By Emma Komlos-Hrobsky

In her conversation with Mike Albo for the World Voices Festival’s Obsession series, Eileen Myles told this story about her lifelong fixation with spoilage: As a younger, poorer, person living alone in the East Village and feeling invisible, “a lot of what was going on in [her] apartment was wrapping bread very effectively.” Myles described the ritualistic way in which she’d “buy a roll for like thirteen cents, and beer with the rest [of her money],” wrap the bread in plastic bags to keep it fresh and store it in the fridge, “and right there, you’d have this incredible future.” “What I wanted,” said Myles, “was just to be free for a long time.” With these perfect supplies thus protected, Myles “knew everything was okay,” that some future happiness was secured and waiting for her in the bread.

Myles’s story hit on two of the threads that made all of her talk so provocative: spoilage’s intersection with class and privilege, and the way it works as tangible—even tastable—reminder of time’s creep and the declines that come with it. Thinking about spoilage in connection to class yielded some of the discussion’s hardest moments, including Myles’s brush on the pain saddled to the working class kid compliment of being “a good eater.” Being poorer means more encounters with spoilage, more of the secret calculus that weighs just how bad something’s gone against its costs; having more comes with the guilt and anxiety of waste. Discussion of both sides of the equation seemed to eddy around the night’s undercurrent, shame: the shame of being hungry, the shame of finally having enough and letting some go to waste, the shame of being overindulged.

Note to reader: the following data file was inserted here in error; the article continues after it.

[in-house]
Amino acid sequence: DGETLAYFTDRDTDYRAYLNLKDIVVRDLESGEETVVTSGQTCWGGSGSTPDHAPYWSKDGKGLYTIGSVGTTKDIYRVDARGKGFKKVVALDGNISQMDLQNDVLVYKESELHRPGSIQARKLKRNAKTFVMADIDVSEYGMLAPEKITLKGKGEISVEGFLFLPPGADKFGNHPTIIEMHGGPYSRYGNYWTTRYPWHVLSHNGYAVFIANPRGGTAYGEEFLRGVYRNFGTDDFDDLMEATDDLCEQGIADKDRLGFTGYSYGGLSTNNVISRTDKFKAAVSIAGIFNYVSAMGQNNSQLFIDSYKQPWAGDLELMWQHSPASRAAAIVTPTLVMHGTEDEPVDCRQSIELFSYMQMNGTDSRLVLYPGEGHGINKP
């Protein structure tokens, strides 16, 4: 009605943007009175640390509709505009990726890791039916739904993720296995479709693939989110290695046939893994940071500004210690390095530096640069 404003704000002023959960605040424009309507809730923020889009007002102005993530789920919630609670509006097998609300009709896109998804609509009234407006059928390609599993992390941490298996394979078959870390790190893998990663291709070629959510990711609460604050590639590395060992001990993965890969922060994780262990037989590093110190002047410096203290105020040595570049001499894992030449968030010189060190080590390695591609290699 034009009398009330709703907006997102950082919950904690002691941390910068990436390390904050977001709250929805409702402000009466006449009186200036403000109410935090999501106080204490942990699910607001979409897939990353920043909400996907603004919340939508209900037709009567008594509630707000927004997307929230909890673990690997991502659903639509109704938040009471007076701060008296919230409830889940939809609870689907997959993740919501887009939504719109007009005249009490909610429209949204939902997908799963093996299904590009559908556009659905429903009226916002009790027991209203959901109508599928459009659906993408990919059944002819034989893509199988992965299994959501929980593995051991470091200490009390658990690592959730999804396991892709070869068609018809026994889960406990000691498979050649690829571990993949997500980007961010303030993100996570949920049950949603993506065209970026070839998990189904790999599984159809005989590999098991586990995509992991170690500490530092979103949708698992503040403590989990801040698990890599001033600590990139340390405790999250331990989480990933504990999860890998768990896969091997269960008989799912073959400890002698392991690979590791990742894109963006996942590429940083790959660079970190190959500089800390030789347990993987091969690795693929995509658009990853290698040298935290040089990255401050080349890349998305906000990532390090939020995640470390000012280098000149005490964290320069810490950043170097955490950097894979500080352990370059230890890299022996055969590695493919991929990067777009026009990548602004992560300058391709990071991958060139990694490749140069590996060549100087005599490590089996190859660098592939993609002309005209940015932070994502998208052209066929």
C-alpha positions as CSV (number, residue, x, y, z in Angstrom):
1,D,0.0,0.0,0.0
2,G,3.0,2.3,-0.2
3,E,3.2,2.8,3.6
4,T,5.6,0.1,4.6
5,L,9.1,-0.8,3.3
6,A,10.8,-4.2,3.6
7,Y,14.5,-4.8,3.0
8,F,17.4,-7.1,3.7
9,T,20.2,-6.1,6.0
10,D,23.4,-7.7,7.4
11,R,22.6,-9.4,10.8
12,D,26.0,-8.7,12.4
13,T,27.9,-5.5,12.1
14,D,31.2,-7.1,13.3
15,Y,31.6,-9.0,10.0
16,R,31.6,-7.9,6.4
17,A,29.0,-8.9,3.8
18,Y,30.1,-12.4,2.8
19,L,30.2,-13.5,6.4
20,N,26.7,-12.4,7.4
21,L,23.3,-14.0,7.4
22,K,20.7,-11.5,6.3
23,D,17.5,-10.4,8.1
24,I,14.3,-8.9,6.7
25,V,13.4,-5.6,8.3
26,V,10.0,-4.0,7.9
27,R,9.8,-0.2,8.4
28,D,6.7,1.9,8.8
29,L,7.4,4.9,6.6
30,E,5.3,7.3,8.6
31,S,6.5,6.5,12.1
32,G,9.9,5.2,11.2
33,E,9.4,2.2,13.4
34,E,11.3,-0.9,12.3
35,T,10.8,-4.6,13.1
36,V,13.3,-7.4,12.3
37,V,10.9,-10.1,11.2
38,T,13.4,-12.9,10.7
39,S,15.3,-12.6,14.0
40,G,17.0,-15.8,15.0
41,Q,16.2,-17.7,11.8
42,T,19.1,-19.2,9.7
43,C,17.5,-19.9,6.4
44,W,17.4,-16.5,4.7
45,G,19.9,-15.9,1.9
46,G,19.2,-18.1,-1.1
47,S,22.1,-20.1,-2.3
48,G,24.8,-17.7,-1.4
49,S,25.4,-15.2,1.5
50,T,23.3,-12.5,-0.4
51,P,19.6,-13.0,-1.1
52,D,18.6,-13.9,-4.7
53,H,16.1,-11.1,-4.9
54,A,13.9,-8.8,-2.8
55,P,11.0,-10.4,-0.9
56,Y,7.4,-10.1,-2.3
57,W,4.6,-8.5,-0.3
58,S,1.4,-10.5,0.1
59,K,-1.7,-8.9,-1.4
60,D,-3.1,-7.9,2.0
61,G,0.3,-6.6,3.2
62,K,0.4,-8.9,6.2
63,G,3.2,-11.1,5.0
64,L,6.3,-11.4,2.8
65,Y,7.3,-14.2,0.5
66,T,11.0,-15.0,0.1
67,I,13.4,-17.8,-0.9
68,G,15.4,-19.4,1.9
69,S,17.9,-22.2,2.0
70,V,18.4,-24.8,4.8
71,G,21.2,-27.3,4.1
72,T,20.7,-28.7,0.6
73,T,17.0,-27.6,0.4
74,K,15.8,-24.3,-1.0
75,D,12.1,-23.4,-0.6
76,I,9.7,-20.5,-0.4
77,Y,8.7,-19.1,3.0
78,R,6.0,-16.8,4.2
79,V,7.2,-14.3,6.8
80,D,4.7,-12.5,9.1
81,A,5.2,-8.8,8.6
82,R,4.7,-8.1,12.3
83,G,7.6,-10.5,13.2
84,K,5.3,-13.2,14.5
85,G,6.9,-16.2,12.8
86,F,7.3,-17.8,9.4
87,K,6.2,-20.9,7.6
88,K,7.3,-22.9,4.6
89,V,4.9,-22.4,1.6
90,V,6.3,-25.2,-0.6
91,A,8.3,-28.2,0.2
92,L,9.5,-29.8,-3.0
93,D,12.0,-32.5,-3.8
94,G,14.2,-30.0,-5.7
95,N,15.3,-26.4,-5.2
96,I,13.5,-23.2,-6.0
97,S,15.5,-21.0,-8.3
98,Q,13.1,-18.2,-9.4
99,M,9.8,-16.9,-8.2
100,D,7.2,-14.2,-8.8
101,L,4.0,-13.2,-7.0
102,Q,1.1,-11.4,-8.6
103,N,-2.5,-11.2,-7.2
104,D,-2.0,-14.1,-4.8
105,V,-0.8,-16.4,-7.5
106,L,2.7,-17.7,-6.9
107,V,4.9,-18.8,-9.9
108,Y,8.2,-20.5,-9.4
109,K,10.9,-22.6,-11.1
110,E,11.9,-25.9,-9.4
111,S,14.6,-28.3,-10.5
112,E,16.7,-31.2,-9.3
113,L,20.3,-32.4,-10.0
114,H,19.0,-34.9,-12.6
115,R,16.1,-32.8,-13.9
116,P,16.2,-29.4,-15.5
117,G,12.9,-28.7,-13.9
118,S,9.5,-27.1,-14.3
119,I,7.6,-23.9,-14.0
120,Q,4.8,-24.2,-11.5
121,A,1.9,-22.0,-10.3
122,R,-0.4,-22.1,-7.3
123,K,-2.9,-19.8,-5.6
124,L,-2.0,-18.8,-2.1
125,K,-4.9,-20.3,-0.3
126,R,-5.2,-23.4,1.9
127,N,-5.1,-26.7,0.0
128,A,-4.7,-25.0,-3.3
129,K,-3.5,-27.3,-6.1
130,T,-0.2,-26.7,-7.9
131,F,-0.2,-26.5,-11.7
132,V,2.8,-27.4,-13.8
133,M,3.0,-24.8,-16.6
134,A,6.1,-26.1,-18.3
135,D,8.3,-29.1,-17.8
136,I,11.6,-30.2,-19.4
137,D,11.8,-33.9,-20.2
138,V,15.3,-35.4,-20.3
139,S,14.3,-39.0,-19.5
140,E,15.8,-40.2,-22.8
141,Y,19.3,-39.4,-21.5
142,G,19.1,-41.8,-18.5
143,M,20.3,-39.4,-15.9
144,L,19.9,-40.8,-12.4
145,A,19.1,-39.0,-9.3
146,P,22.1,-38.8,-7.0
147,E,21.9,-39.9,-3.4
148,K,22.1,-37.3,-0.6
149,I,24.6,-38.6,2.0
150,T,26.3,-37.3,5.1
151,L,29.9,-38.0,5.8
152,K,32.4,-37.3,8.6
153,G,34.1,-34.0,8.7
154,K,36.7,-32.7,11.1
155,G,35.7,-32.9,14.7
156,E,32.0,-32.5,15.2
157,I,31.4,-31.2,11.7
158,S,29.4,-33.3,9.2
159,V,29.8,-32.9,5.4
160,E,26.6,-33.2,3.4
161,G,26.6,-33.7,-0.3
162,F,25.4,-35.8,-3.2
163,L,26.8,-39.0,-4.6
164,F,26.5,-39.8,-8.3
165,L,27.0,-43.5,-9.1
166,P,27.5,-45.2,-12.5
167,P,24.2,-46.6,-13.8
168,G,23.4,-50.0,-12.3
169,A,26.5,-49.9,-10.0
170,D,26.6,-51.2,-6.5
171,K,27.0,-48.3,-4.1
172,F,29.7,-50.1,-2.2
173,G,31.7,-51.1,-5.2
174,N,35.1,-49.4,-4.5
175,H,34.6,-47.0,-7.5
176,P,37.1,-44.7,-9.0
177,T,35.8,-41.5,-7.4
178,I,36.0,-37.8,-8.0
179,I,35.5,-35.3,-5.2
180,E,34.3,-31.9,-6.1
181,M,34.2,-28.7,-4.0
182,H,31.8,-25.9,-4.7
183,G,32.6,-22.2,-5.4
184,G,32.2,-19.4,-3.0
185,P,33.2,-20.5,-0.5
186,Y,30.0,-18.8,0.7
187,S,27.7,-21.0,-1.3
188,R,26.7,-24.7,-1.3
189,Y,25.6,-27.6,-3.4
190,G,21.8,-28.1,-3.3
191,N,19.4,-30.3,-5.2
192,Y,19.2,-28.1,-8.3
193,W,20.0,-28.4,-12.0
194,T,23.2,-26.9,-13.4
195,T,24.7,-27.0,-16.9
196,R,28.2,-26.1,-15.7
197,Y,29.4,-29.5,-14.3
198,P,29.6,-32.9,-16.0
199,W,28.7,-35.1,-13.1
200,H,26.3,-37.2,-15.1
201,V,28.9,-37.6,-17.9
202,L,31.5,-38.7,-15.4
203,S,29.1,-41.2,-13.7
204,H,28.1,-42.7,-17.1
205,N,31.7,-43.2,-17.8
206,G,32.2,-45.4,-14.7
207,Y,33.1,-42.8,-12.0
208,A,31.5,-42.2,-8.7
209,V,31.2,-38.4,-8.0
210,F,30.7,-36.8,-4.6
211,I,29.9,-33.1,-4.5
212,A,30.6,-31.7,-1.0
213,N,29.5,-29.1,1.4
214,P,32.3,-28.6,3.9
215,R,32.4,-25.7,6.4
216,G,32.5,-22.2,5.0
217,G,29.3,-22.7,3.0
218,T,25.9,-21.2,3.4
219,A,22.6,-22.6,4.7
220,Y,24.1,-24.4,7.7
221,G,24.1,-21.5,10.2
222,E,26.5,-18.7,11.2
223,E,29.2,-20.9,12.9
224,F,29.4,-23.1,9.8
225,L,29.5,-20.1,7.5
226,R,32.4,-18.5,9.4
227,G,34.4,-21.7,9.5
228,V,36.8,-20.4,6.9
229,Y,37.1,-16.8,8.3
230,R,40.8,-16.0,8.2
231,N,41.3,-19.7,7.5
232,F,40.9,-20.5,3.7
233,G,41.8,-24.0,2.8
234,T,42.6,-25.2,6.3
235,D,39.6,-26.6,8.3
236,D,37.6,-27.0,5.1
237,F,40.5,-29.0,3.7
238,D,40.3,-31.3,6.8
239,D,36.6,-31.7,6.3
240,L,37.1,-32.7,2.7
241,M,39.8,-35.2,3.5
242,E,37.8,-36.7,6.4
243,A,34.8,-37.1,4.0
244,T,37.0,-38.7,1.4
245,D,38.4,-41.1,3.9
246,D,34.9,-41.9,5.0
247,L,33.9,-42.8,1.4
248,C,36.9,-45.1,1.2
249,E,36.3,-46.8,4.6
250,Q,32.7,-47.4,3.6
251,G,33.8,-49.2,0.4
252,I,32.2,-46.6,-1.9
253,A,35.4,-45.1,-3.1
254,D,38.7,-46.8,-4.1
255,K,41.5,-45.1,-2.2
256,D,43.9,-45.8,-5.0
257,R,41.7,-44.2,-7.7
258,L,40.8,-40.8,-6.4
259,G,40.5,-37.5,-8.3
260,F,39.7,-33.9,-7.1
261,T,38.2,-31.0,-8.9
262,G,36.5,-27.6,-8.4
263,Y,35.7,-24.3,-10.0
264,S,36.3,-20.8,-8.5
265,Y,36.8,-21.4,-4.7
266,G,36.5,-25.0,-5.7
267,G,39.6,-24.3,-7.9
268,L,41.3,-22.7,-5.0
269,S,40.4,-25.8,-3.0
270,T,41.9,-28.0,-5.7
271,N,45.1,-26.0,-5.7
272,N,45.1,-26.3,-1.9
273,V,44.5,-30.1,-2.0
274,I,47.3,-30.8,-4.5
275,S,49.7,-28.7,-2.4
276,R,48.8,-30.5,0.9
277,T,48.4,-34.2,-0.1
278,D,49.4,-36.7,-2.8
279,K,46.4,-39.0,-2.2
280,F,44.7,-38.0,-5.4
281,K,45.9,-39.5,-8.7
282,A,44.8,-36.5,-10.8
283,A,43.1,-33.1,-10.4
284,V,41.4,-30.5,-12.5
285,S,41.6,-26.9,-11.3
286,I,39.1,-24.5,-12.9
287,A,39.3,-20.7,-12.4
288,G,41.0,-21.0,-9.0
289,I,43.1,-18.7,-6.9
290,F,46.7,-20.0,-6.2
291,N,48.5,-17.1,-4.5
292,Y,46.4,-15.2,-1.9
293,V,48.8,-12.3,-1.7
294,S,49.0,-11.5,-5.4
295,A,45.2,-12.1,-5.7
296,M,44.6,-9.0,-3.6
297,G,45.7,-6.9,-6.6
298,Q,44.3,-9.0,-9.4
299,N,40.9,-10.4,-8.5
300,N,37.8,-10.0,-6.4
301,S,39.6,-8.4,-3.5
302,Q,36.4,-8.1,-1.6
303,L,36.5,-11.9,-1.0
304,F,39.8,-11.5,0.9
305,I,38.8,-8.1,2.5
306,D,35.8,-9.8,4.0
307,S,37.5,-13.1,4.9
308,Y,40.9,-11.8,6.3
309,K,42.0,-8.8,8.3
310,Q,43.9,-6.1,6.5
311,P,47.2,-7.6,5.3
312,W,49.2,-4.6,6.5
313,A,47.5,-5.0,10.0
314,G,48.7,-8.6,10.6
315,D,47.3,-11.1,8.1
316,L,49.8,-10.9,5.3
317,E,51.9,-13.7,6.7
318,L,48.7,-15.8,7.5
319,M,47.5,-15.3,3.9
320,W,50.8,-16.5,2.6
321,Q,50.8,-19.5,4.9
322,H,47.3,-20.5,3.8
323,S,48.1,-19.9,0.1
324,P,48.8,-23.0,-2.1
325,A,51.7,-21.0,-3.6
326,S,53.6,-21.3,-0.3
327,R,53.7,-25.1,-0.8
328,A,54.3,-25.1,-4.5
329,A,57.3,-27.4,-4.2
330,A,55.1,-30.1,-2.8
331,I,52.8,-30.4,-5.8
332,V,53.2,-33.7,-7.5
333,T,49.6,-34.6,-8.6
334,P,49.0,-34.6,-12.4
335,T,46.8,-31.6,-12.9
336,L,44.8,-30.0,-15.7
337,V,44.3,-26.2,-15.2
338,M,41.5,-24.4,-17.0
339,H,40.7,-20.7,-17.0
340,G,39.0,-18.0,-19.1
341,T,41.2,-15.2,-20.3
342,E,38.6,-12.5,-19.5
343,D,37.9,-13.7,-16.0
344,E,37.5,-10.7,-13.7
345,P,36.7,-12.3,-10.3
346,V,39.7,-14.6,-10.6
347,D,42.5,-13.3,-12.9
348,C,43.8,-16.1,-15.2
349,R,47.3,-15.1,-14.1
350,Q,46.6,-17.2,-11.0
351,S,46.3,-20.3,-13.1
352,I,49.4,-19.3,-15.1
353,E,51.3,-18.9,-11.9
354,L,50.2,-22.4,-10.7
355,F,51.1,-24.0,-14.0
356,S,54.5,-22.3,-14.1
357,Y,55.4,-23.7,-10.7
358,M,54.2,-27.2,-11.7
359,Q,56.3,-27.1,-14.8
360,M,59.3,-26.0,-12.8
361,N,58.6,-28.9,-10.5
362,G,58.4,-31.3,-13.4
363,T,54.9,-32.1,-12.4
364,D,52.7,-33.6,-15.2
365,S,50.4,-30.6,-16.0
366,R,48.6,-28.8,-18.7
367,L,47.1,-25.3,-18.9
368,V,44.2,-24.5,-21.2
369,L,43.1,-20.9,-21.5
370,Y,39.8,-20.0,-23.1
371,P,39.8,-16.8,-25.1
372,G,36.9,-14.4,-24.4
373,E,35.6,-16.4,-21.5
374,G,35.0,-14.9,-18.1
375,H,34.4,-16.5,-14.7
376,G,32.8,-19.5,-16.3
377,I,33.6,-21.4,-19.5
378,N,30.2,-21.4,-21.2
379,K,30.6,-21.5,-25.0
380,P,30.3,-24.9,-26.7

How, then, to deal with this shame? In the course of talking, Myles bumped up several times on the notion that the fix to spoilage is having someplace to unload our excesses before they turn bad—a dog to eat the half of the hamburger we won’t finish, a stoop on which to leave the cup we wake up hating, a kid to act as “little dumpster.” All these potential fixes seemed to share the important ability to help “make invisible” the that excess, to physically relocate it, possibly to the benefit of someone else but first as a sort of personal psychic offloading—fixes maybe as fraught as confronting rot and waste.

But the very way Myles spoke about her obsession also suggested generative to be mined in decay. The particular weirdness of the nature of the spoiling of food seems to echo this sentiment. As something goes bad and moves towards some kind of expiration (be it one that’s spiritual or moral or as simple as a date stamped on a carton), it also transforms itself and in some way becomes suddenly animate and living. In fecundity, there’s power and creative energy ripe to be tapped. Myles seemed to confirm this when she mentioned, towards the end of her talk, a rotting mess of a house that had caught her attention and that she’d considered living in. It seemed like a place, she said, where she could imagine doing good writing.

Myles described her present self as someone who “traffics in loaves.” While she’s come up in the world since the era of the carefully guarded rolls, her spoilage obsession persists. Albo as amateur shrink prescribed for Myles a course in composting and fermenting; I’d point us all to that rotting house and its spiritual doubles, to see what work we might do there.


Emma Komlos-Hrobsky’s writing has appeared in Bookforum, Web Conjunctions, The Story Collider, and Hunger Mountain. She is assistant editor at Tin House magazine.